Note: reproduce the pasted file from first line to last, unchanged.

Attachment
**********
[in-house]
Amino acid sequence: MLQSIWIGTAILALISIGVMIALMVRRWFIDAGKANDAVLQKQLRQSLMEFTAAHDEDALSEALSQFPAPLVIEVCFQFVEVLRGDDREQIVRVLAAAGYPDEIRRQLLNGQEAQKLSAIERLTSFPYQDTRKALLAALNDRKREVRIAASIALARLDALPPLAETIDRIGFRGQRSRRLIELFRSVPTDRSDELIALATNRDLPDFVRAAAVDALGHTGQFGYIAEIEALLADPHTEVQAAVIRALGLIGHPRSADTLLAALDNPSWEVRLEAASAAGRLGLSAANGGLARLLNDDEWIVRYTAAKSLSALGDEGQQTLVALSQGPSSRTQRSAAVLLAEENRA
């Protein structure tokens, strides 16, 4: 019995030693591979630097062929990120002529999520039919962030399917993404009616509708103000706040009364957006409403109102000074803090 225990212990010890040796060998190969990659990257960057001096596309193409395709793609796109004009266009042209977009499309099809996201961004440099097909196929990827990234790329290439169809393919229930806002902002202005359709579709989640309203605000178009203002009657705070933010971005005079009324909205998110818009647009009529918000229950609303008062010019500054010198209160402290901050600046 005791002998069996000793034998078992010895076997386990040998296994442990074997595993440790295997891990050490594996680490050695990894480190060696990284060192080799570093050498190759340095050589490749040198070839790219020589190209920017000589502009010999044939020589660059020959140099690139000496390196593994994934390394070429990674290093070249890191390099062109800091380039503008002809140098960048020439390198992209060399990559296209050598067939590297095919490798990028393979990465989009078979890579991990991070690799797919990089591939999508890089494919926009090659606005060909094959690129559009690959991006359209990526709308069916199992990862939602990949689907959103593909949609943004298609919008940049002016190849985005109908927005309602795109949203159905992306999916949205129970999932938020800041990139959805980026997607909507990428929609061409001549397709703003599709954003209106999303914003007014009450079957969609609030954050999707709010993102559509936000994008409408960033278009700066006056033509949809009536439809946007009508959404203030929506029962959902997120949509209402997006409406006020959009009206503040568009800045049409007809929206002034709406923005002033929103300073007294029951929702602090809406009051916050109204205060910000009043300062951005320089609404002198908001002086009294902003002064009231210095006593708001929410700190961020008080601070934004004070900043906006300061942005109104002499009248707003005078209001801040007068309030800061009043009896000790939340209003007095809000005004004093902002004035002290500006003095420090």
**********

[in-house]
Amino acid sequence: MLQSIWIGTAILALISIGVMIALMVRRWFIDAGKANDAVLQKQLRQSLMEFTAAHDEDALSEALSQFPAPLVIEVCFQFVEVLRGDDREQIVRVLAAAGYPDEIRRQLLNGQEAQKLSAIERLTSFPYQDTRKALLAALNDRKREVRIAASIALARLDALPPLAETIDRIGFRGQRSRRLIELFRSVPTDRSDELIALATNRDLPDFVRAAAVDALGHTGQFGYIAEIEALLADPHTEVQAAVIRALGLIGHPRSADTLLAALDNPSWEVRLEAASAAGRLGLSAANGGLARLLNDDEWIVRYTAAKSLSALGDEGQQTLVALSQGPSSRTQRSAAVLLAEENRA
């Protein structure tokens, strides 16, 4: 019995030693591979630097062929990120002529999520039919962030399917993404009616509708103000706040009364957006409403109102000074803090 225990212990010890040796060998190969990659990257960057001096596309193409395709793609796109004009266009042209977009499309099809996201961004440099097909196929990827990234790329290439169809393919229930806002902002202005359709579709989640309203605000178009203002009657705070933010971005005079009324909205998110818009647009009529918000229950609303008062010019500054010198209160402290901050600046 005791002998069996000793034998078992010895076997386990040998296994442990074997595993440790295997891990050490594996680490050695990894480190060696990284060192080799570093050498190759340095050589490749040198070839790219020589190209920017000589502009010999044939020589660059020959140099690139000496390196593994994934390394070429990674290093070249890191390099062109800091380039503008002809140098960048020439390198992209060399990559296209050598067939590297095919490798990028393979990465989009078979890579991990991070690799797919990089591939999508890089494919926009090659606005060909094959690129559009690959991006359209990526709308069916199992990862939602990949689907959103593909949609943004298609919008940049002016190849985005109908927005309602795109949203159905992306999916949205129970999932938020800041990139959805980026997607909507990428929609061409001549397709703003599709954003209106999303914003007014009450079957969609609030954050999707709010993102559509936000994008409408960033278009700066006056033509949809009536439809946007009508959404203030929506029962959902997120949509209402997006409406006020959009009206503040568009800045049409007809929206002034709406923005002033929103300073007294029951929702602090809406009051916050109204205060910000009043300062951005320089609404002198908001002086009294902003002064009231210095006593708001929410700190961020008080601070934004004070900043906006300061942005109104002499009248707003005078209001801040007068309030800061009043009896000790939340209003007095809000005004004093902002004035002290500006003095420090």